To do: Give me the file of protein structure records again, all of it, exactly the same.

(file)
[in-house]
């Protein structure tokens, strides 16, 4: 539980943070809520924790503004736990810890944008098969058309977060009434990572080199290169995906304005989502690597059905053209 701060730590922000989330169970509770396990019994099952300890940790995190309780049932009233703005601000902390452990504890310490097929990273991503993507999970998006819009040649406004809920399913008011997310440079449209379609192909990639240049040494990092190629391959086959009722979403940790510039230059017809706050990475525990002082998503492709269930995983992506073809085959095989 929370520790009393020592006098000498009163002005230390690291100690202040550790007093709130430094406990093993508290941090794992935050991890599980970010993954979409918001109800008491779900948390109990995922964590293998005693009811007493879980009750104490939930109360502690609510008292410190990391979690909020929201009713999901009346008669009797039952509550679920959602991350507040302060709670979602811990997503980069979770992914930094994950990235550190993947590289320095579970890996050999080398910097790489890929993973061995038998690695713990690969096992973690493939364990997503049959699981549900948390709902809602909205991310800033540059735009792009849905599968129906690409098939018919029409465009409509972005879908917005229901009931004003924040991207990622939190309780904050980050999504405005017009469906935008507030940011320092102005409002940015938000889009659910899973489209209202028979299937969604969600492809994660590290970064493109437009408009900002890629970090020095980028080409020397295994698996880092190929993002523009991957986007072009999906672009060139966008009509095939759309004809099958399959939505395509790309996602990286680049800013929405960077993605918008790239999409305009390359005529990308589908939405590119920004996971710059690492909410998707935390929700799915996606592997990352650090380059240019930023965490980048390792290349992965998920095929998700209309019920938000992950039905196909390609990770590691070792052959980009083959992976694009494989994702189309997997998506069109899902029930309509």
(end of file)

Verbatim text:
[in-house]
């Protein structure tokens, strides 16, 4: 539980943070809520924790503004736990810890944008098969058309977060009434990572080199290169995906304005989502690597059905053209 701060730590922000989330169970509770396990019994099952300890940790995190309780049932009233703005601000902390452990504890310490097929990273991503993507999970998006819009040649406004809920399913008011997310440079449209379609192909990639240049040494990092190629391959086959009722979403940790510039230059017809706050990475525990002082998503492709269930995983992506073809085959095989 929370520790009393020592006098000498009163002005230390690291100690202040550790007093709130430094406990093993508290941090794992935050991890599980970010993954979409918001109800008491779900948390109990995922964590293998005693009811007493879980009750104490939930109360502690609510008292410190990391979690909020929201009713999901009346008669009797039952509550679920959602991350507040302060709670979602811990997503980069979770992914930094994950990235550190993947590289320095579970890996050999080398910097790489890929993973061995038998690695713990690969096992973690493939364990997503049959699981549900948390709902809602909205991310800033540059735009792009849905599968129906690409098939018919029409465009409509972005879908917005229901009931004003924040991207990622939190309780904050980050999504405005017009469906935008507030940011320092102005409002940015938000889009659910899973489209209202028979299937969604969600492809994660590290970064493109437009408009900002890629970090020095980028080409020397295994698996880092190929993002523009991957986007072009999906672009060139966008009509095939759309004809099958399959939505395509790309996602990286680049800013929405960077993605918008790239999409305009390359005529990308589908939405590119920004996971710059690492909410998707935390929700799915996606592997990352650090380059240019930023965490980048390792290349992965998920095929998700209309019920938000992950039905196909390609990770590691070792052959980009083959992976694009494989994702189309997997998506069109899902029930309509």